Mardi Gras is French for 'fat Tuesday', and most people think of it as a raucous event with colourful costumes and strings and strings of beads. It's certainly true that destinations such as New Orleans turn up the fun to celebrate, the roots of Mardi Gras stretch beyond this famous French Quarter.
It is a celebration of many names – Carnival in Rio and Martedi Grasso in Italy – with roots in the Christian religion. Today, celebrations have developed into family-friendly affairs that welcome people from all walks of life. It's a joyous celebration that often involves elaborate parades, parties, traditional foods and more. Cities around the world come to life to celebrate and we're counting down some of the best ...
Sydney's Gay and Lesbian Mardi Gras celebrations are world famous. It was born as a protest in 1978 and has since developed into a glittering and dazzling celebration of progress. Thousands of flood the streets in the city in a show of support for equal right. The celebration features a theme every year and runs for two weeks, with event taking place throughout the city. The highlight of the celebration is the Mardi Gras parade, which sees participants from far and wide donning costumes of all kinds as a demonstration of self-expression and solidarity.
The award for the longest celebration goes to Cologne, which commences its Carnival season on the 11th of November. Though the festivities are temporary suspended over the Christmas and New Year period. They pick up again after the 6th of January. The true spectacle and merrymaking in the streets is officially opened on the Thursday before the beginning of Lent. There is a street carnival, known as 'the crazy days', which takes place on Fat Thursday and ends on Ash Wednesday. Perhaps the biggest day of the celebration comes on Rose Monday in which participants dress up in fancy costumes to attend parades and public displays.
The Venetian Carnival commences in the days leading up to Lent. It is the largest annual celebration for the city and draws international attention. Perhaps one of the most famous aspects of Carnival in Venice is the tradition of wearing masks. Dating back to the 1200s, these masks were originally very basic; however, they have developed into extravagant pieces decorated in gold leaf, gem stones and feathers. Some revellers also dress in period costumes to attend masquerade balls, lending an air of old world sophistication to the event. There are also plenty of events open to the public, including a candle lit boat parade, concerts and street performances.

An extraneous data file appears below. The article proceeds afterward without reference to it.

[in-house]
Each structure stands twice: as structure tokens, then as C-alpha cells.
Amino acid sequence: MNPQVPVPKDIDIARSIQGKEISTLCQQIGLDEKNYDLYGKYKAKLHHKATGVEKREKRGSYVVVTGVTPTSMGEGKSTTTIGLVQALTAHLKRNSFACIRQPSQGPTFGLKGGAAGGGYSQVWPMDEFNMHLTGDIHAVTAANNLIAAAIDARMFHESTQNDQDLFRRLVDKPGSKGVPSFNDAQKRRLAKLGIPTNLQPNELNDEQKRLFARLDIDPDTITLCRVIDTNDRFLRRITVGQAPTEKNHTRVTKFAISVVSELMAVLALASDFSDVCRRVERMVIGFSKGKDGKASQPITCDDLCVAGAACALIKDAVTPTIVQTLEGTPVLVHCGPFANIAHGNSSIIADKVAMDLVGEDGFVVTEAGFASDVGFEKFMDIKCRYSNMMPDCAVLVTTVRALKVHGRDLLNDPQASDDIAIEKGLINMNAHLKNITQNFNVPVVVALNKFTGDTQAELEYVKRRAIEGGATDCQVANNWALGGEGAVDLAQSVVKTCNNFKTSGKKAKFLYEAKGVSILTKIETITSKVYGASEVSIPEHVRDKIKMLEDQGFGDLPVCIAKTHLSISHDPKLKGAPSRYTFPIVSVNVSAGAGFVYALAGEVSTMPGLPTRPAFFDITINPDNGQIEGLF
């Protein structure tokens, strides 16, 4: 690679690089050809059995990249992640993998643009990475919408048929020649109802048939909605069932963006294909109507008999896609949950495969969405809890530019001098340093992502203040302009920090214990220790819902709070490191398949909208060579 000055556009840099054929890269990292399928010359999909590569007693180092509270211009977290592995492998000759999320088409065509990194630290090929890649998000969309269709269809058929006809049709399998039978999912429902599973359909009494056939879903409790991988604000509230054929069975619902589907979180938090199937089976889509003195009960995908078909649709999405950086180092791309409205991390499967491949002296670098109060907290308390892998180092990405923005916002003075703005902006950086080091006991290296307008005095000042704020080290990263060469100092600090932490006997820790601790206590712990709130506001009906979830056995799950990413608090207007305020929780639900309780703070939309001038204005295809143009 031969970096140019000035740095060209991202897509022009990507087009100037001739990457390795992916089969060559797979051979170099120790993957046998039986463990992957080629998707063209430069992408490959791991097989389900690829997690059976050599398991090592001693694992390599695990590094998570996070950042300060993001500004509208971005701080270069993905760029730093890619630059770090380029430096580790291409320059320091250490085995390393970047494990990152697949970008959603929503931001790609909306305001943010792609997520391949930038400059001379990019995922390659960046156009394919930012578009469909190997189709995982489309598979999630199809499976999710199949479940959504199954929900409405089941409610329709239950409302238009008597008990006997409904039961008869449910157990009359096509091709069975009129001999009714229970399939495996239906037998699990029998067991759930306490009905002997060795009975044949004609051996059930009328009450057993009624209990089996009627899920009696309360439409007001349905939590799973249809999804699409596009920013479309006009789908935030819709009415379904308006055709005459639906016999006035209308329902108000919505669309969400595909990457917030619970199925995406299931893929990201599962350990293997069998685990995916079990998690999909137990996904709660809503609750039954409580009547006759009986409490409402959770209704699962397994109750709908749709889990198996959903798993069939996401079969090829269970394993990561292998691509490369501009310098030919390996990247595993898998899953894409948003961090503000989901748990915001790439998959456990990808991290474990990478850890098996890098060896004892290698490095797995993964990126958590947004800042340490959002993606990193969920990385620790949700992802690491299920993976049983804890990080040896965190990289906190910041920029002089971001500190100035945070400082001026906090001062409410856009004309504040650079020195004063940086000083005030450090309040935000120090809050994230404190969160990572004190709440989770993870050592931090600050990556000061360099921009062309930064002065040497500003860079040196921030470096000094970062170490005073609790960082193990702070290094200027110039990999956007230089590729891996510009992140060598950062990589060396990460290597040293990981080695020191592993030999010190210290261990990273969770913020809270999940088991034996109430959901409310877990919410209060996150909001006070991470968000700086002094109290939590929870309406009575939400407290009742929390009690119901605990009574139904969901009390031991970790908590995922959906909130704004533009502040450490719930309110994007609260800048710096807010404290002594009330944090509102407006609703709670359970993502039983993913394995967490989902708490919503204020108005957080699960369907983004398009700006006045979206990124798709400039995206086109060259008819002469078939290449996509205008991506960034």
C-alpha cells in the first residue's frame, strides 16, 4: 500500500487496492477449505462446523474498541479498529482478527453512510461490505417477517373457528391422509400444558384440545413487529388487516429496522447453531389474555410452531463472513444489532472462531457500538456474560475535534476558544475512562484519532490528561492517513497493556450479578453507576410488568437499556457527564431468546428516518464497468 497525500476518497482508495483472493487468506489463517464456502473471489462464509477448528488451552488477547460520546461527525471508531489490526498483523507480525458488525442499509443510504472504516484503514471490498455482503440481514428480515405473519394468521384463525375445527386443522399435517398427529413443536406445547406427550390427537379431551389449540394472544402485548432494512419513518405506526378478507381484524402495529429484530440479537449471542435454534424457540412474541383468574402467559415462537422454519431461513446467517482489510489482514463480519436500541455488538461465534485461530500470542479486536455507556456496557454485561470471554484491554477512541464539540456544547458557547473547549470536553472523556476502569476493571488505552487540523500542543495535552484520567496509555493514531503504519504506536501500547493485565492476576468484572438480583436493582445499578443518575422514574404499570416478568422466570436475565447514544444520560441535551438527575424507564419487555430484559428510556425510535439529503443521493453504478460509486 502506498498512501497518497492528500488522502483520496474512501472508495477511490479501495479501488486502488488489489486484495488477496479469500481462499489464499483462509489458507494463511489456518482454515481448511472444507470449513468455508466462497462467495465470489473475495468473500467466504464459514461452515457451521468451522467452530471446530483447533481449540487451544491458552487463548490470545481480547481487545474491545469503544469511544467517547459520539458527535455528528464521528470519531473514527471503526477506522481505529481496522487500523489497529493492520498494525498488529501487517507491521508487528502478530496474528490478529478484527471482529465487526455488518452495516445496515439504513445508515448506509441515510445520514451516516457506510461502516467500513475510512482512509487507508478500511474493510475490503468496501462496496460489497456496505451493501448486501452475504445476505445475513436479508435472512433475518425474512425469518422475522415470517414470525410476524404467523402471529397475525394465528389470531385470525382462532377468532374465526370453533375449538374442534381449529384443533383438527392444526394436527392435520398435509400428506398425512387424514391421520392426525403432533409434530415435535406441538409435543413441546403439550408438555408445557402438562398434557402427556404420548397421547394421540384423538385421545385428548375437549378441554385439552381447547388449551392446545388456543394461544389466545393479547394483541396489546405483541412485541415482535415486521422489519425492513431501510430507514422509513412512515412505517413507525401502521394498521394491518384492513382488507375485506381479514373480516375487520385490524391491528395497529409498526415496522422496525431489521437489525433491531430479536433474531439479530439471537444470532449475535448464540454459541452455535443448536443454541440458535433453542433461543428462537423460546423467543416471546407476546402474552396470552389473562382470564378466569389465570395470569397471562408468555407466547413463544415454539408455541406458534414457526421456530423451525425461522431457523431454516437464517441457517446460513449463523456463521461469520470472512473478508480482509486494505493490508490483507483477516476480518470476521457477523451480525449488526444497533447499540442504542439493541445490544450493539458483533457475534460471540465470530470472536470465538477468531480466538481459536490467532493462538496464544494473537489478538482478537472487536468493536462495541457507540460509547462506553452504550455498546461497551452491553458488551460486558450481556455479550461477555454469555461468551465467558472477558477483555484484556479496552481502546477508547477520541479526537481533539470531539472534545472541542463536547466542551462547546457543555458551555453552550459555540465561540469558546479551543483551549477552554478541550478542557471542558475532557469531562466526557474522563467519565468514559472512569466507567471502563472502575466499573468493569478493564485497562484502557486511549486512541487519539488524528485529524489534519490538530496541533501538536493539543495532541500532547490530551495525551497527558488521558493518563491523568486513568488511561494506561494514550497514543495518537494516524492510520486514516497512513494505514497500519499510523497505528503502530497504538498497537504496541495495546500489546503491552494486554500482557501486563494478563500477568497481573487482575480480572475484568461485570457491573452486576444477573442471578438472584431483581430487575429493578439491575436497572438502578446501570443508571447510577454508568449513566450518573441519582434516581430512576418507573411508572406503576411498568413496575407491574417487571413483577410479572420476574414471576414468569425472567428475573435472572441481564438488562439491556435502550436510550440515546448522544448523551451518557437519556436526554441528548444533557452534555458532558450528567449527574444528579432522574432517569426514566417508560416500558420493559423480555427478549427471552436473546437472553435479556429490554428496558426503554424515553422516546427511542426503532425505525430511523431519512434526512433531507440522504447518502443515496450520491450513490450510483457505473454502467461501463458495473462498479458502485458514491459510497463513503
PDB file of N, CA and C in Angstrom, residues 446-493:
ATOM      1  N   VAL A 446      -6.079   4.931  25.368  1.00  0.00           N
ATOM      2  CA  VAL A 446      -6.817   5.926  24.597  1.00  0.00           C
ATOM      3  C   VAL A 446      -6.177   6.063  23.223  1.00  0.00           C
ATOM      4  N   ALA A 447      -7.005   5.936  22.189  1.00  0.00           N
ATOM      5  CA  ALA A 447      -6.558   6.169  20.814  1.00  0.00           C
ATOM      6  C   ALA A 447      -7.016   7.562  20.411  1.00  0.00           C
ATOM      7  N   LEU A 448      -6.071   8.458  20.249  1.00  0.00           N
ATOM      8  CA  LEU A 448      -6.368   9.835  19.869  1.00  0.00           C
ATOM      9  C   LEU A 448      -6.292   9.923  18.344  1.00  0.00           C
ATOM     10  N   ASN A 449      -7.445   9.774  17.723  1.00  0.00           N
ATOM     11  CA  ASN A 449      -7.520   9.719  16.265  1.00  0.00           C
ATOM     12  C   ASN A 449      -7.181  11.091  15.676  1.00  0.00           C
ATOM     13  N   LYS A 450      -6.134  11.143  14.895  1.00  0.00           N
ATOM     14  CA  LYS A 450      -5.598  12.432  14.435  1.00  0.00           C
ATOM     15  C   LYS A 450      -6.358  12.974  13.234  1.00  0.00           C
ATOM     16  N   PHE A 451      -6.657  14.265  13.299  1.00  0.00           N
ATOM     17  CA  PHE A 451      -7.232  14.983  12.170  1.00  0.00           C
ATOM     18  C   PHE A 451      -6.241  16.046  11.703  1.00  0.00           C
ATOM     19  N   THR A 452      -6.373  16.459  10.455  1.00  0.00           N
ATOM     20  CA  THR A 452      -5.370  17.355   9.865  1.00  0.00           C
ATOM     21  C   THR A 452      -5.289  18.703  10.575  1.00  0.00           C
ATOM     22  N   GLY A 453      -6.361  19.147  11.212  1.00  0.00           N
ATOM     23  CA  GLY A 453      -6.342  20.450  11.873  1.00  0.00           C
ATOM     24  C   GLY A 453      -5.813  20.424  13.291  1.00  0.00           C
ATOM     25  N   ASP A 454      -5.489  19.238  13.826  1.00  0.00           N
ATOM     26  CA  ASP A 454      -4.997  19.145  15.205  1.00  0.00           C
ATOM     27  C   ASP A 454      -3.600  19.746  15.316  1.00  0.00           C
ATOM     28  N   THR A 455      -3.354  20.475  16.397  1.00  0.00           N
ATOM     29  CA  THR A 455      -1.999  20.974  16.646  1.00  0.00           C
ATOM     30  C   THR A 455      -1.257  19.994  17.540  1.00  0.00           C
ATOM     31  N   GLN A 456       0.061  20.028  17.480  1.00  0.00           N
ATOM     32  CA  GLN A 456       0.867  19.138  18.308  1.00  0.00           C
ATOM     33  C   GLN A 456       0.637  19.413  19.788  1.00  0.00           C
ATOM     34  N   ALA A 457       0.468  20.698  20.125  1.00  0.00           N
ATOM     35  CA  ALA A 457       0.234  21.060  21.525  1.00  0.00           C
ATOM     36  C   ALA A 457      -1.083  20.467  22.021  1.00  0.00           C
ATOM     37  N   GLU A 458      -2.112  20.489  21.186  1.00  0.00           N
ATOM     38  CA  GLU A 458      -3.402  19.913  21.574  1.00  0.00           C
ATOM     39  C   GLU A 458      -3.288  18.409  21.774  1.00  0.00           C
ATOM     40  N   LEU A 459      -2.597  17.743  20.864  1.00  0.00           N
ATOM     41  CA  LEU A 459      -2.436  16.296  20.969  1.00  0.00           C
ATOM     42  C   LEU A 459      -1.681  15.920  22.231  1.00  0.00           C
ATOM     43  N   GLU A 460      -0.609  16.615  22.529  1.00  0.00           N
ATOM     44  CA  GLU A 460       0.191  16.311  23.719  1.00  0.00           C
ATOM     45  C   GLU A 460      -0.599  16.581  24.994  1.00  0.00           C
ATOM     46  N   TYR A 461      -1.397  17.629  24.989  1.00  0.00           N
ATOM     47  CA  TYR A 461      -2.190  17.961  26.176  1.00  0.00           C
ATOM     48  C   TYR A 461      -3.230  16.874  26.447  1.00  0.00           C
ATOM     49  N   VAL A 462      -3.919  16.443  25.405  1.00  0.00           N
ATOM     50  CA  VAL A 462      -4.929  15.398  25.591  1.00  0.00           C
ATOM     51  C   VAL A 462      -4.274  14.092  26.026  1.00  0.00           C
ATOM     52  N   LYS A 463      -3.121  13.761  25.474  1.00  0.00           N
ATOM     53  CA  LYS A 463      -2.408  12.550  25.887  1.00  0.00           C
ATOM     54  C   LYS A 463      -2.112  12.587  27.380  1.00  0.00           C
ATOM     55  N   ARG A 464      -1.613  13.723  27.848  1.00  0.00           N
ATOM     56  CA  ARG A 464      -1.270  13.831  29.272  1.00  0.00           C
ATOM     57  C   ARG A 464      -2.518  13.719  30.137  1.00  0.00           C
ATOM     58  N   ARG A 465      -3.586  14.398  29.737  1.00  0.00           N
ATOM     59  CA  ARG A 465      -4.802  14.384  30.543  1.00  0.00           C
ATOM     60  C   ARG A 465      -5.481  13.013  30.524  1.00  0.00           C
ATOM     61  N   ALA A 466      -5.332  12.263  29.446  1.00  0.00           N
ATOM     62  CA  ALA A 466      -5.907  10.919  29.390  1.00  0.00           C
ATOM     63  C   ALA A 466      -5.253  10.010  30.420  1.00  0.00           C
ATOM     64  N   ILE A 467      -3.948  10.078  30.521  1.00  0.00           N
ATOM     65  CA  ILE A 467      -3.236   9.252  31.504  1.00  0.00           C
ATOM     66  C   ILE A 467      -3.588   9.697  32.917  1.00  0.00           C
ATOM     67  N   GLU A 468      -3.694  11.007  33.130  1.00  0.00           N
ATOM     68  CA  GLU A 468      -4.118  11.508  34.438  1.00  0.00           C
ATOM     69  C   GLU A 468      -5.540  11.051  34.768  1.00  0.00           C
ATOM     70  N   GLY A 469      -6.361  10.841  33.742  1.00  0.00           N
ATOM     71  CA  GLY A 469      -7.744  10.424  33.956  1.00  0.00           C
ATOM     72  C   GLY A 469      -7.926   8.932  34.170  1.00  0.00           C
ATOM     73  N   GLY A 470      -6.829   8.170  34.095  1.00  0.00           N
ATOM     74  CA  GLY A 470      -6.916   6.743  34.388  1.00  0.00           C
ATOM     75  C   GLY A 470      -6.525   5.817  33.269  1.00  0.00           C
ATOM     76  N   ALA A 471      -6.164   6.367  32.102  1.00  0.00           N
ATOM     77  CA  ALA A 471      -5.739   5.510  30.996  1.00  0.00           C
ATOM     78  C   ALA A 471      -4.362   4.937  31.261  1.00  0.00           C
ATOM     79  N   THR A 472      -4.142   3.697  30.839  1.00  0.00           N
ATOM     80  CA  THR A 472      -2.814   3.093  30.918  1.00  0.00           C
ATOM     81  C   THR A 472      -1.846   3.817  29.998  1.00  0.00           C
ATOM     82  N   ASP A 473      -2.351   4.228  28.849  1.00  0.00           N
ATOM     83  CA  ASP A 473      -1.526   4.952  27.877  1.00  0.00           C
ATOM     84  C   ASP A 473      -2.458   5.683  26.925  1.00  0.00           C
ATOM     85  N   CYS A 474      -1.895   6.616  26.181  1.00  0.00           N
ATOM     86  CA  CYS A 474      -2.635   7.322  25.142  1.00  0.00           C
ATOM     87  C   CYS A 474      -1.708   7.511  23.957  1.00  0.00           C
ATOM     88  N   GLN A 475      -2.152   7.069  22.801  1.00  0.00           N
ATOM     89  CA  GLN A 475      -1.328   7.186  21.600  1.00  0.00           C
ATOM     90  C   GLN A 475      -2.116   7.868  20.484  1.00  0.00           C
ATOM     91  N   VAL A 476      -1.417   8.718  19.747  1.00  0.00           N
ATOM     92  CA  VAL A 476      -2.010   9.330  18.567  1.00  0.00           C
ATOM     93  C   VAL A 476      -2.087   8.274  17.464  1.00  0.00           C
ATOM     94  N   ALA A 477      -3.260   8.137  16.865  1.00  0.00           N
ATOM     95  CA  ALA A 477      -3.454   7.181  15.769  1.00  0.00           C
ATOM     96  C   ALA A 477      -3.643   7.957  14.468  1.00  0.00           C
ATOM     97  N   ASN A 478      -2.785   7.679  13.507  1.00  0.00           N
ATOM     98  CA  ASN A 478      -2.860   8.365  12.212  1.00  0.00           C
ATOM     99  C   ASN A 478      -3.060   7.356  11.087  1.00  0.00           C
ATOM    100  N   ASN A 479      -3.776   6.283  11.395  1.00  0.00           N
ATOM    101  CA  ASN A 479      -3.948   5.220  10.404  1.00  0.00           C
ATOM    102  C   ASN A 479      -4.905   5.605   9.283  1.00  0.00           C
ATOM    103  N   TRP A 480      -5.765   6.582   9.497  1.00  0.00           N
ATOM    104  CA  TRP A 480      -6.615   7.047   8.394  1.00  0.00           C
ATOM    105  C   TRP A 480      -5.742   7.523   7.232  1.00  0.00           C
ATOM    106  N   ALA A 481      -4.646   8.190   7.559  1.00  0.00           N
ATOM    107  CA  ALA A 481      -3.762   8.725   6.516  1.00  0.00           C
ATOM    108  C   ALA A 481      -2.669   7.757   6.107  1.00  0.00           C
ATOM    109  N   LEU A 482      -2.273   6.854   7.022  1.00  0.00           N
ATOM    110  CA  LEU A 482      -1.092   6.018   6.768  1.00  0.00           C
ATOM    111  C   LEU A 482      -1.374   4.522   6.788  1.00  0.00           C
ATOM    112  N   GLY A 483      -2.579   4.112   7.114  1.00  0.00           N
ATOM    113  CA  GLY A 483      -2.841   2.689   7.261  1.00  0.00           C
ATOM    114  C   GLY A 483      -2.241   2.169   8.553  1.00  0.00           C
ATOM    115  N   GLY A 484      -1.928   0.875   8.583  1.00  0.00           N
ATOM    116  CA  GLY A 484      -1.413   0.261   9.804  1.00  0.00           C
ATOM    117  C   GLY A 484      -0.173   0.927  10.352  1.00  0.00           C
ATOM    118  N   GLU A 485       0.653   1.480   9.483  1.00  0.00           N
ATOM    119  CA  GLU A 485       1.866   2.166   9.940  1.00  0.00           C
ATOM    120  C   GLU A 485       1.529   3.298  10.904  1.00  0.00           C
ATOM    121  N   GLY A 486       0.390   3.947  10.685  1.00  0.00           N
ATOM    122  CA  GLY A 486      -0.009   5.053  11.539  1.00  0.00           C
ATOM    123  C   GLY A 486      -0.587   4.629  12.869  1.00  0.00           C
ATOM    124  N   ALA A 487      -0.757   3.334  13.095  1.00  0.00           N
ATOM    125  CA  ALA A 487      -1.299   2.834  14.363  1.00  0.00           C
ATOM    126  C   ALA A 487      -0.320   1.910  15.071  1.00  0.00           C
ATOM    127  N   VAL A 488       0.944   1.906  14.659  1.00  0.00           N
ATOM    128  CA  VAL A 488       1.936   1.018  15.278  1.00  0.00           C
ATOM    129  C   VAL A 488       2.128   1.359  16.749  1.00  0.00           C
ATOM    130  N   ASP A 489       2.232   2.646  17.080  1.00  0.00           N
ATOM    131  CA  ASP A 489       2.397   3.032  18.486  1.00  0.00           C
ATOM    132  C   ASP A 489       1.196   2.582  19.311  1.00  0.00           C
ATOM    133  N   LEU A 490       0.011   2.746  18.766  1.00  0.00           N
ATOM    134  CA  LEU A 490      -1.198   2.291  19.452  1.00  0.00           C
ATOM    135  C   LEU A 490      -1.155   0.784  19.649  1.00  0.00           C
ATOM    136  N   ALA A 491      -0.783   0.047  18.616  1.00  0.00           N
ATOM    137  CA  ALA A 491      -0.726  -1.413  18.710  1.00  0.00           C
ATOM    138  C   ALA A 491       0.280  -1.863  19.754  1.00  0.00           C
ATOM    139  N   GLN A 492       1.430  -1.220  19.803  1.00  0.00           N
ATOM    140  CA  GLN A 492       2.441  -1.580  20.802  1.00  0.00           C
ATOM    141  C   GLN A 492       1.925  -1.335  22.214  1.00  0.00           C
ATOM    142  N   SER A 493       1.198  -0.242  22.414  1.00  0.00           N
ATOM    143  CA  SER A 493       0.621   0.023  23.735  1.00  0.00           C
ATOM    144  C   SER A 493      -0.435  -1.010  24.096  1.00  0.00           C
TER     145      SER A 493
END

Rio de Janeiro, Brazil
Many consider Rio's Carnival to be the biggest Carnival celebration in the world. More than two million merrymakers flood the streets every day for the two weeks leading up to Lent. The highlight of the event is definitely the Carnival parade, filled with revellers, floats and adornments from many samba schools located throughout the city. Today there are so many schools participating, the parade is held over two days (Sunday and Monday) and the city has constructed stands along the route for the public to watch. It is renowned for its amazing costumes and detailed floats. A street carnival also takes place with plenty of dancing and music.
New Orleans, USA
Certainly the largest Mardi Gras celebration in the USA, the French Quarter in New Orleans comes to life for two weeks leading up to Lent. While steeped in French tradition, this celebration has a few very unique traditions. This includes the Mardi Gras Indians, beaded necklaces, king cakes and more! The city also hosts a number of parades that start in January, pulled together by individual krewes (a group or organisation that band together to participate in the celebration and social events throughout the year). There are more than 50 krewes, with numbers growing each year. Some have been in existence for decades. Each parade is a showcase of amazingly beautiful costumes and floats, which dazzle onlookers from around the world.